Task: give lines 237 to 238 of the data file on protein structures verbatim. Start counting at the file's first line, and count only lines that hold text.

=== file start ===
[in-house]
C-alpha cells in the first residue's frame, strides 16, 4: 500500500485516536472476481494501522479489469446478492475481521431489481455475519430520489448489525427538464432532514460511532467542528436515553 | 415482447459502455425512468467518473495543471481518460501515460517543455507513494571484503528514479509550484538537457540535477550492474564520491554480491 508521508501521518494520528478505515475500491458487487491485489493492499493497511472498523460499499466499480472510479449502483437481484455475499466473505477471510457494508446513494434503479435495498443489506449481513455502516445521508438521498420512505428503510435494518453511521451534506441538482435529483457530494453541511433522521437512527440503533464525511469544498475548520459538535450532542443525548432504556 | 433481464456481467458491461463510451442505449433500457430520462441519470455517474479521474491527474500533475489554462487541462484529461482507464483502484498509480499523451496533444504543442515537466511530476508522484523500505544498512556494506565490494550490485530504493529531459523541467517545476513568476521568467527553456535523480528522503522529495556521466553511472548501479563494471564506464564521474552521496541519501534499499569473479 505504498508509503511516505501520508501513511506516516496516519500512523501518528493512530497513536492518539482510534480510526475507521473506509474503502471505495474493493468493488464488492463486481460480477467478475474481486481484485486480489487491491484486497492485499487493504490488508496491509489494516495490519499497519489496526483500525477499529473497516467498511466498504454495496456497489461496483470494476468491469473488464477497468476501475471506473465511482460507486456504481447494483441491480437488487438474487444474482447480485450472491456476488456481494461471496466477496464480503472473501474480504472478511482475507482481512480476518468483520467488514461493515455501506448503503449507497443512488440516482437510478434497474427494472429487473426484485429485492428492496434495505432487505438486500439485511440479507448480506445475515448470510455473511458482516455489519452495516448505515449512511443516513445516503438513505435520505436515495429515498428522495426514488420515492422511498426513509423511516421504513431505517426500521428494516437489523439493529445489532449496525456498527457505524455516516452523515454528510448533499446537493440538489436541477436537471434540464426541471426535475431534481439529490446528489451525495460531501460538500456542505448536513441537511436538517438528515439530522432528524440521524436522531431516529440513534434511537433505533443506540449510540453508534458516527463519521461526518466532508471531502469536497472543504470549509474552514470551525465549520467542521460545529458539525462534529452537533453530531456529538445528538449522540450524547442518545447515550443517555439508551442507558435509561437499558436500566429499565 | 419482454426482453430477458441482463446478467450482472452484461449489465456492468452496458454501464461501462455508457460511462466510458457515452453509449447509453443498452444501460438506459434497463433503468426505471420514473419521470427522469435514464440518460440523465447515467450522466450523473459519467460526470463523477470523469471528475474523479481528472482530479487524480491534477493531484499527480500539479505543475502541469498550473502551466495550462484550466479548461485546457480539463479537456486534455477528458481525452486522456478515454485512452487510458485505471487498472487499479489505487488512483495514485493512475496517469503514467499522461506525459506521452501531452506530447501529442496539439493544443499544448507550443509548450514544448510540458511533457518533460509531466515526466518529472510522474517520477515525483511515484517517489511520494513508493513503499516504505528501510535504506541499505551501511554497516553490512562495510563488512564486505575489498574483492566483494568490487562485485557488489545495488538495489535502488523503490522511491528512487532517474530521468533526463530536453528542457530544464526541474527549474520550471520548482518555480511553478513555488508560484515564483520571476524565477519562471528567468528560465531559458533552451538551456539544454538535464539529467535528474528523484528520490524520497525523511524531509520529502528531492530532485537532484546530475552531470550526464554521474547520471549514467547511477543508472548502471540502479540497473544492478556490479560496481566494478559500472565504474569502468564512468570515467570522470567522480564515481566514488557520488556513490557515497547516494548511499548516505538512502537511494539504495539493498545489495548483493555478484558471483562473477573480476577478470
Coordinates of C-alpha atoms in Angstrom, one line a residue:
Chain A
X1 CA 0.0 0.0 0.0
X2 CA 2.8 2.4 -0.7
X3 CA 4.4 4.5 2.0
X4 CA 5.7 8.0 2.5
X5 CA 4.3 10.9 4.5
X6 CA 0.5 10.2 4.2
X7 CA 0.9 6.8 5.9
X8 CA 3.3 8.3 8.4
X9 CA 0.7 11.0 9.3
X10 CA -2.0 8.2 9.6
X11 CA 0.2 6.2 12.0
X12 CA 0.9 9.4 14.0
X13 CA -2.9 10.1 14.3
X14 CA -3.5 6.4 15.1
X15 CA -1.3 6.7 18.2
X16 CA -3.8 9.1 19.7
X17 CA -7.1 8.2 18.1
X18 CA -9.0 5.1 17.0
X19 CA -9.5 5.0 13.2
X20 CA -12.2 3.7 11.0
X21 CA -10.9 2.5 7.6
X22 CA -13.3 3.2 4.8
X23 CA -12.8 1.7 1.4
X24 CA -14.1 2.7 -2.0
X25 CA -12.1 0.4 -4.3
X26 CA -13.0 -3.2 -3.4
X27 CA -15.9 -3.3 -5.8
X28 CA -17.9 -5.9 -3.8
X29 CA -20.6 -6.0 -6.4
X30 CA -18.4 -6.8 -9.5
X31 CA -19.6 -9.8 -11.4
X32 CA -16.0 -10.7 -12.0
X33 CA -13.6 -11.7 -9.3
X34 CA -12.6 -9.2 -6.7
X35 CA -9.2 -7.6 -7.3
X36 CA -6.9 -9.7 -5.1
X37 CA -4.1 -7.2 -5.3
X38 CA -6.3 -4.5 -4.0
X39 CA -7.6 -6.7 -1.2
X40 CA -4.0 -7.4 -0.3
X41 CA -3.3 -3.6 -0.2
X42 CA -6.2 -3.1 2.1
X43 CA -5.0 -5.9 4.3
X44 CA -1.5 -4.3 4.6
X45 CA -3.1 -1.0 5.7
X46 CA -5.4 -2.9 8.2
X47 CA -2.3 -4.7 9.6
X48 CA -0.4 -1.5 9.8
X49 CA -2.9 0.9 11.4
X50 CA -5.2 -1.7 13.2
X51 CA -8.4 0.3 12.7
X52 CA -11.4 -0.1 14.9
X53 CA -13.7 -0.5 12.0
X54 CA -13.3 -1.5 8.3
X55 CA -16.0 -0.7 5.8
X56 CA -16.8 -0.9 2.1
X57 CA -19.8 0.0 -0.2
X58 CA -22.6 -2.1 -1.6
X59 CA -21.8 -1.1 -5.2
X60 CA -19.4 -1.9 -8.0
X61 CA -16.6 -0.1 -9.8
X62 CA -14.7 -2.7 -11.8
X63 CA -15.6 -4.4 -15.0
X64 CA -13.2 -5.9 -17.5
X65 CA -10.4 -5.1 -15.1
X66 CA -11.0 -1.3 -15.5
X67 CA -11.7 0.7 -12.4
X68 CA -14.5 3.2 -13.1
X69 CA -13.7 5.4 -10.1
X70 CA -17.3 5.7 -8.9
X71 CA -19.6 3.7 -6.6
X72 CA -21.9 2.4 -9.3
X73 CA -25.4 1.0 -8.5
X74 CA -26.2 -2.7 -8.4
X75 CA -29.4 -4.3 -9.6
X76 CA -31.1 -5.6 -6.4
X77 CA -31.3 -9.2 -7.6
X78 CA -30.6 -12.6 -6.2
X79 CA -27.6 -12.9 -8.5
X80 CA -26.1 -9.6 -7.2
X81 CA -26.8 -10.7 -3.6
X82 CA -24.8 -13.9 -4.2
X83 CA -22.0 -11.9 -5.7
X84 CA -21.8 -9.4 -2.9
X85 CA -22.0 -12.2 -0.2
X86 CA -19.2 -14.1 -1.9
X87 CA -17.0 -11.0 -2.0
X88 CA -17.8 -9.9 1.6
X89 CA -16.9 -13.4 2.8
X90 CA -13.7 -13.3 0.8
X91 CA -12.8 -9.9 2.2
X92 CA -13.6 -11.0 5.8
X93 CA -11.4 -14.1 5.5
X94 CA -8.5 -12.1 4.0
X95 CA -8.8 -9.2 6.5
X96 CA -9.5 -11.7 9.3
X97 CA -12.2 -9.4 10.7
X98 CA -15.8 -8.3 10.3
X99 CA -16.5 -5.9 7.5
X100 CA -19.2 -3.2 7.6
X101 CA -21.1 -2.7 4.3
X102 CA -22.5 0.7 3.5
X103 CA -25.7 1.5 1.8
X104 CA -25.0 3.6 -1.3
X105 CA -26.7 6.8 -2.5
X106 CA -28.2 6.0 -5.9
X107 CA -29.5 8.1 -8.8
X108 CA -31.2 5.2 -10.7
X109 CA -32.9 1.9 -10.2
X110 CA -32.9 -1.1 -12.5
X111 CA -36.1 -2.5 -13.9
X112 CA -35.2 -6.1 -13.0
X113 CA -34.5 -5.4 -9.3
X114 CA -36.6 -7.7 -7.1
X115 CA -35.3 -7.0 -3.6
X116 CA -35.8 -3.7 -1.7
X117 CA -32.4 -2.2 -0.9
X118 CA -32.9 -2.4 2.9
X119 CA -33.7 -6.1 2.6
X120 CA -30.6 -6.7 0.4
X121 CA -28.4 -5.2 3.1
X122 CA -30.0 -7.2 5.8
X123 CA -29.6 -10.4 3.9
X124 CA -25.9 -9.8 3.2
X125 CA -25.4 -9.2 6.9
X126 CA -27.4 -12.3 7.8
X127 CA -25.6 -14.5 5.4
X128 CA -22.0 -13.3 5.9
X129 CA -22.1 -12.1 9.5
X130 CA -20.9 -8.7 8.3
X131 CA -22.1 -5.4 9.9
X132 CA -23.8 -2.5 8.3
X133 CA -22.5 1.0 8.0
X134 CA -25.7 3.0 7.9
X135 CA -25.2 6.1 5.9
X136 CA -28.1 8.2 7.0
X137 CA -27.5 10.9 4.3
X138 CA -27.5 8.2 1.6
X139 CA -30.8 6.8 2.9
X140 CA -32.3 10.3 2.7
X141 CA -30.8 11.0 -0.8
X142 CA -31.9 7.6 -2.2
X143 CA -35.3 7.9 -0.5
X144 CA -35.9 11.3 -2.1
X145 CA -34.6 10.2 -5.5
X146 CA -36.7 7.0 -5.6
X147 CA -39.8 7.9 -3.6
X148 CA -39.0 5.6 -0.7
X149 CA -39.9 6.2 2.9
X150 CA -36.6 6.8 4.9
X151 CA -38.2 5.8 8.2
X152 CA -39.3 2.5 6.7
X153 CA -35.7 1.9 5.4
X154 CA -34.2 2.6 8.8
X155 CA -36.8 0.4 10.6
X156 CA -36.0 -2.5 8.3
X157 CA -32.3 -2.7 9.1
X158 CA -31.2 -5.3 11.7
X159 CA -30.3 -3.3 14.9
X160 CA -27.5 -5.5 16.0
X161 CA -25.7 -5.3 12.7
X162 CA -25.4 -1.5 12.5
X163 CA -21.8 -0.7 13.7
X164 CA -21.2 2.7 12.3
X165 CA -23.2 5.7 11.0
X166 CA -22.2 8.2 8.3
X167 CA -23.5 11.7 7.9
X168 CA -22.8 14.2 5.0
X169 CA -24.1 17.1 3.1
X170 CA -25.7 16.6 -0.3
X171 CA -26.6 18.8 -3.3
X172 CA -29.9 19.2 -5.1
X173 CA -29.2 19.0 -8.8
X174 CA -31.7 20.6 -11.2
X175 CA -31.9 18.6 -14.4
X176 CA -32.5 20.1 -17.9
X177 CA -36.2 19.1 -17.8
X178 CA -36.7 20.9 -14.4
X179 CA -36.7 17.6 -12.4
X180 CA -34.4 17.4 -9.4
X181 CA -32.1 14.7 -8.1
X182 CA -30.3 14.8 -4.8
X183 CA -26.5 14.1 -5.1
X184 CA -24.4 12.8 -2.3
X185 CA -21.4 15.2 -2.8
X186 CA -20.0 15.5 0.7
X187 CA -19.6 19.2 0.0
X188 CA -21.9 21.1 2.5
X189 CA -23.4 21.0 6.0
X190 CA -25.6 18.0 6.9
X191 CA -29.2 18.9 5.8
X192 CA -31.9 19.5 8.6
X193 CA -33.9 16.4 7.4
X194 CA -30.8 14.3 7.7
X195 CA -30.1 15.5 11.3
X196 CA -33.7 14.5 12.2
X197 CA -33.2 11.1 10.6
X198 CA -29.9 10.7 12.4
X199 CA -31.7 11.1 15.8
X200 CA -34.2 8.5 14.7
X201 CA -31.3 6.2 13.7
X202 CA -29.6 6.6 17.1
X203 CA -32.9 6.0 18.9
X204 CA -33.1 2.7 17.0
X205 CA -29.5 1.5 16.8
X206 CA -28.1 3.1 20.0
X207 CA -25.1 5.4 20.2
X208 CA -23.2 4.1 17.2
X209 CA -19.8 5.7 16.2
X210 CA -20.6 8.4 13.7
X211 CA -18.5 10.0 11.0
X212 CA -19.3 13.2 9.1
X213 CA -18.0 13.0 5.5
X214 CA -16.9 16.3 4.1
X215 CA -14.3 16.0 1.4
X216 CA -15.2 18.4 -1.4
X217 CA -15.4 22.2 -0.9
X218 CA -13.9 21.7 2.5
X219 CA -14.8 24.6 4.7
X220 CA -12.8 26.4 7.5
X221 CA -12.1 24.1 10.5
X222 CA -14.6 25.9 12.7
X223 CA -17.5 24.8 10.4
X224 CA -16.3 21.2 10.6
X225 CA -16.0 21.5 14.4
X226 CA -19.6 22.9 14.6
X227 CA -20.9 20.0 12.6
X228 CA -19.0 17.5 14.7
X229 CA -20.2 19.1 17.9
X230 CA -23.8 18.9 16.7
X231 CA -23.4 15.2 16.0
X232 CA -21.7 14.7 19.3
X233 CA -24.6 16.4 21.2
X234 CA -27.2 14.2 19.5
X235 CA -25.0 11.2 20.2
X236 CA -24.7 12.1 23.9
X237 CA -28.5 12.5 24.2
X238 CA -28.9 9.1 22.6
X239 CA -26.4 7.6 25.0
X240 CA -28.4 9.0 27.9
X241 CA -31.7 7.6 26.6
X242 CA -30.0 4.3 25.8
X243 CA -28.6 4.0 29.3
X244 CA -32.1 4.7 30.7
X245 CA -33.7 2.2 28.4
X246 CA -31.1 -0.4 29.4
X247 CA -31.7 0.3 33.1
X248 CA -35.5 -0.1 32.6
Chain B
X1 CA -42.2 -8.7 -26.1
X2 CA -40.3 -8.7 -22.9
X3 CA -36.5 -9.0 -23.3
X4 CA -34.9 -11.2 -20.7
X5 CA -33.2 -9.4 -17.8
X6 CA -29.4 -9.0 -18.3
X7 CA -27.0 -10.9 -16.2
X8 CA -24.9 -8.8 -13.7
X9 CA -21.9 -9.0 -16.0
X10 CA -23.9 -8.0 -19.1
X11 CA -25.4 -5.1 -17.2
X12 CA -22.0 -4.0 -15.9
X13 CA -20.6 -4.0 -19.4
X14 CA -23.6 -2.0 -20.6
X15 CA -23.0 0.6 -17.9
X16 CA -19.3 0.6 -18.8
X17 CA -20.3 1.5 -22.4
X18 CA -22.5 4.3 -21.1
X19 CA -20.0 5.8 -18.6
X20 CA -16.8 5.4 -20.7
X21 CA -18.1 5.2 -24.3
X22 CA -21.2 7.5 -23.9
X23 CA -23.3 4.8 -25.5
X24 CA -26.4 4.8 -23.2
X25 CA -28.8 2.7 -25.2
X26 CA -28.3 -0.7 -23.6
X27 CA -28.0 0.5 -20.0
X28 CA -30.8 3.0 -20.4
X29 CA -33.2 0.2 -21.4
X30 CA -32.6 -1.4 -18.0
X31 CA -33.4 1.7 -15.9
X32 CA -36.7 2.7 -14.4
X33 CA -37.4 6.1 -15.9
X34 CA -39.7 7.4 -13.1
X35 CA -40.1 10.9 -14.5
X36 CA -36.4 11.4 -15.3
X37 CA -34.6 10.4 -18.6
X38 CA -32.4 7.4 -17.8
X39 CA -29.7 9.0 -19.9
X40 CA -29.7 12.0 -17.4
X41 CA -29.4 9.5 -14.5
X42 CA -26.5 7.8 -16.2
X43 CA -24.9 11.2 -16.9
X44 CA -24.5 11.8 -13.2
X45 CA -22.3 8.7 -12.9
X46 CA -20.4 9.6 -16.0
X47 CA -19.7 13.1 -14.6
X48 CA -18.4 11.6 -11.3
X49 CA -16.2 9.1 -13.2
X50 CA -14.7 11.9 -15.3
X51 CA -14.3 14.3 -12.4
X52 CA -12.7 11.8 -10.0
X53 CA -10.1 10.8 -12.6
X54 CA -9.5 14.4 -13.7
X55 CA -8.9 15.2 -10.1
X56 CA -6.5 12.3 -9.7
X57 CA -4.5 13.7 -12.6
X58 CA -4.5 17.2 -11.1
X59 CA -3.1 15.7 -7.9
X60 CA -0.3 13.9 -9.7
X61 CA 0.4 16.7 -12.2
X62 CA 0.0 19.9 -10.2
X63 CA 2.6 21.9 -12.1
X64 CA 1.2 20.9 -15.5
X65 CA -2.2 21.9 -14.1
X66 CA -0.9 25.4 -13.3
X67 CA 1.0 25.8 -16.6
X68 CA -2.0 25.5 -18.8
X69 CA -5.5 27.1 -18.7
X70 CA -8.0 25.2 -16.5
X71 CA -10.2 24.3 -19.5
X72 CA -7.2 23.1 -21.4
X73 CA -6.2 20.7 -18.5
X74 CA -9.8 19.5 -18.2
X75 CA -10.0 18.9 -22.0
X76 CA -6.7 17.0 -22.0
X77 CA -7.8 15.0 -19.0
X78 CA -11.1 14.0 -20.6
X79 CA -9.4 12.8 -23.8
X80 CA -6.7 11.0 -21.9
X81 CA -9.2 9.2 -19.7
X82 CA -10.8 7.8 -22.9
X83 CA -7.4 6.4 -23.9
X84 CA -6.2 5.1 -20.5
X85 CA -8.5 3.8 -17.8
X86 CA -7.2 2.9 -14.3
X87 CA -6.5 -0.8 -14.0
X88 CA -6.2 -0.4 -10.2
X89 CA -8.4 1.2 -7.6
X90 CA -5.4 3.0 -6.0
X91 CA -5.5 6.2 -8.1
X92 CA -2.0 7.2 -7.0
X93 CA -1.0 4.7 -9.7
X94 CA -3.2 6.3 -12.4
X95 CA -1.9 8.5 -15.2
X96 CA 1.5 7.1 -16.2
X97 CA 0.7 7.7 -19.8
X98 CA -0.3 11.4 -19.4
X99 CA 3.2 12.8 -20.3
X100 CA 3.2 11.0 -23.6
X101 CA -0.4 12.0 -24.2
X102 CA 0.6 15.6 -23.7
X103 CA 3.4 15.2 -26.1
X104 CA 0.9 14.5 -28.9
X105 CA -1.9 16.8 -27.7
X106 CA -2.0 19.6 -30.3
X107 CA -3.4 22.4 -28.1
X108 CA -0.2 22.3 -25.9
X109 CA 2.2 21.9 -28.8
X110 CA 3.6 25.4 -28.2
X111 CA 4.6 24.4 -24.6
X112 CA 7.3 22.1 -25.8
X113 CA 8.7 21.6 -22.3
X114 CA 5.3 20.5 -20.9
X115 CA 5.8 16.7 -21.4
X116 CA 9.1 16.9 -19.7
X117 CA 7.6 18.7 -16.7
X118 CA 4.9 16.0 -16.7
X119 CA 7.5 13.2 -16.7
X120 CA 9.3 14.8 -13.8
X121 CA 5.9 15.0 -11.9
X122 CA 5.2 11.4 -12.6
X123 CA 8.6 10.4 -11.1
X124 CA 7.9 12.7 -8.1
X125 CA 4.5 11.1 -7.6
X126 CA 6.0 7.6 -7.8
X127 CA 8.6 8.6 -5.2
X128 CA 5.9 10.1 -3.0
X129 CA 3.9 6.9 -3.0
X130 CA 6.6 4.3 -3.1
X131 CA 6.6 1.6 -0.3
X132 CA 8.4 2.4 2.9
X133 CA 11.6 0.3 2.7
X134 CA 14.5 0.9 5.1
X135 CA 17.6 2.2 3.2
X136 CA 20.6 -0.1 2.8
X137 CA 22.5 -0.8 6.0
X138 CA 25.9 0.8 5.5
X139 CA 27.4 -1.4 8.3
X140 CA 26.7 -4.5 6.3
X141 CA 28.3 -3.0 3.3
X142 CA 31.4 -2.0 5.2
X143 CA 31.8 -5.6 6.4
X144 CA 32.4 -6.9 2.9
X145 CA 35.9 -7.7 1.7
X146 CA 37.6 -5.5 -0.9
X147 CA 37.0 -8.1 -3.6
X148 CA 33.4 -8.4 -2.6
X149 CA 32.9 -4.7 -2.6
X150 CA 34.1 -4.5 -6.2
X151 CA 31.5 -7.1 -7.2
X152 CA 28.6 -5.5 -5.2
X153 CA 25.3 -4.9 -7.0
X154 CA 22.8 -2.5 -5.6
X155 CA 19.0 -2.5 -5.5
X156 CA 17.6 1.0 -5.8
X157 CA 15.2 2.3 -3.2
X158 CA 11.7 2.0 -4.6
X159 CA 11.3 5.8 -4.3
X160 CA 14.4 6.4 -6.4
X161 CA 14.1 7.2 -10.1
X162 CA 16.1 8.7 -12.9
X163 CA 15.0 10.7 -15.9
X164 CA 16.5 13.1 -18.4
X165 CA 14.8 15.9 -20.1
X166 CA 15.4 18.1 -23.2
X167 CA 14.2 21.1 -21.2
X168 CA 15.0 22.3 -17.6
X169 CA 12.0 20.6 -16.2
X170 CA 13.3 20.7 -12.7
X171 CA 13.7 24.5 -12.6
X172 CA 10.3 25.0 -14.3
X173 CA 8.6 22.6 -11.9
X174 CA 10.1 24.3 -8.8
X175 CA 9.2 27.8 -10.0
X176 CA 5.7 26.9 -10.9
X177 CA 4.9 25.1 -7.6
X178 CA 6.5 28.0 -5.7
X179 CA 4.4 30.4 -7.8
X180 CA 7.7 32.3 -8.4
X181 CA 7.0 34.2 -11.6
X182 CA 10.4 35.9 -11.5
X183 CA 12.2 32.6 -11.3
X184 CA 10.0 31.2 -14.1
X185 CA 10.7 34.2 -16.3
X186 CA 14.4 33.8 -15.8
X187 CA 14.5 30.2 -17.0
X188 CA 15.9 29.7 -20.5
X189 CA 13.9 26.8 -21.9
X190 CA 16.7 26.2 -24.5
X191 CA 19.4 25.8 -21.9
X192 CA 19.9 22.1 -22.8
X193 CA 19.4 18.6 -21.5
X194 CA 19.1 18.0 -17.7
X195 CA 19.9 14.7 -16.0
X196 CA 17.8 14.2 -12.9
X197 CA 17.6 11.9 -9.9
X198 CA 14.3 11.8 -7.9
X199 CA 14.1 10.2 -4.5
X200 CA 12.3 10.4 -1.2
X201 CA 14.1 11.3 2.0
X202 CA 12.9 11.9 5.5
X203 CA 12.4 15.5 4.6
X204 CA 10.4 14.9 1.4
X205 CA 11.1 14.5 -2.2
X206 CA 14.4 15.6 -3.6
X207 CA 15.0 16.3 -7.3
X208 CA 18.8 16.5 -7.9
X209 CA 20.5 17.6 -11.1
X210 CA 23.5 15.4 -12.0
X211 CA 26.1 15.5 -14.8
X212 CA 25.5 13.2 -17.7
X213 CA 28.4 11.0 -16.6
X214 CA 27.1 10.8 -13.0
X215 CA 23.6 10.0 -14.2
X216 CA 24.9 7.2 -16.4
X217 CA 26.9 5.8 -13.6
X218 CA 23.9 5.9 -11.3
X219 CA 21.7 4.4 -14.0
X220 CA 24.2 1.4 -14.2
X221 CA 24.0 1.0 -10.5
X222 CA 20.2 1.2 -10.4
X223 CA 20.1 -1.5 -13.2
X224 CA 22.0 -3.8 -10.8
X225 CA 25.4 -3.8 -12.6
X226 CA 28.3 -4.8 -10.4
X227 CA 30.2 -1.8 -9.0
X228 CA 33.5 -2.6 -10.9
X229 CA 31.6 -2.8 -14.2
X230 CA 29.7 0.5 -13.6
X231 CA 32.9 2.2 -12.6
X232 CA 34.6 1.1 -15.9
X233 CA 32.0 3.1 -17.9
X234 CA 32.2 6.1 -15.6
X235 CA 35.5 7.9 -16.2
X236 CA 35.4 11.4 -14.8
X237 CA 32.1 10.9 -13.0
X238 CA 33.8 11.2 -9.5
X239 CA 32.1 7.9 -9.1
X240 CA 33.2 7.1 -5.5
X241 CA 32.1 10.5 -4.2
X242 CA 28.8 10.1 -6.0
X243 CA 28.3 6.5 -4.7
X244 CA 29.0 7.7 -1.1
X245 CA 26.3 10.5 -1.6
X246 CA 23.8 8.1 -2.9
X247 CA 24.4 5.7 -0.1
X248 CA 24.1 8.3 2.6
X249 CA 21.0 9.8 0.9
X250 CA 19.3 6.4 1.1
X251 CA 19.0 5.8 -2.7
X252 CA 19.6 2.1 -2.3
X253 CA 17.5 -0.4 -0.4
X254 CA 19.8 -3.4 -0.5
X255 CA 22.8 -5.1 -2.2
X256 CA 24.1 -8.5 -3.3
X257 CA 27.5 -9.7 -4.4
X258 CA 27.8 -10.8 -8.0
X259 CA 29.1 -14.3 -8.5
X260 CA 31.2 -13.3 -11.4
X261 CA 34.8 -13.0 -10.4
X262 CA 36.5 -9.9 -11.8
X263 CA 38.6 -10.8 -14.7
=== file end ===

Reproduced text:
X233 CA -24.6 16.4 21.2
X234 CA -27.2 14.2 19.5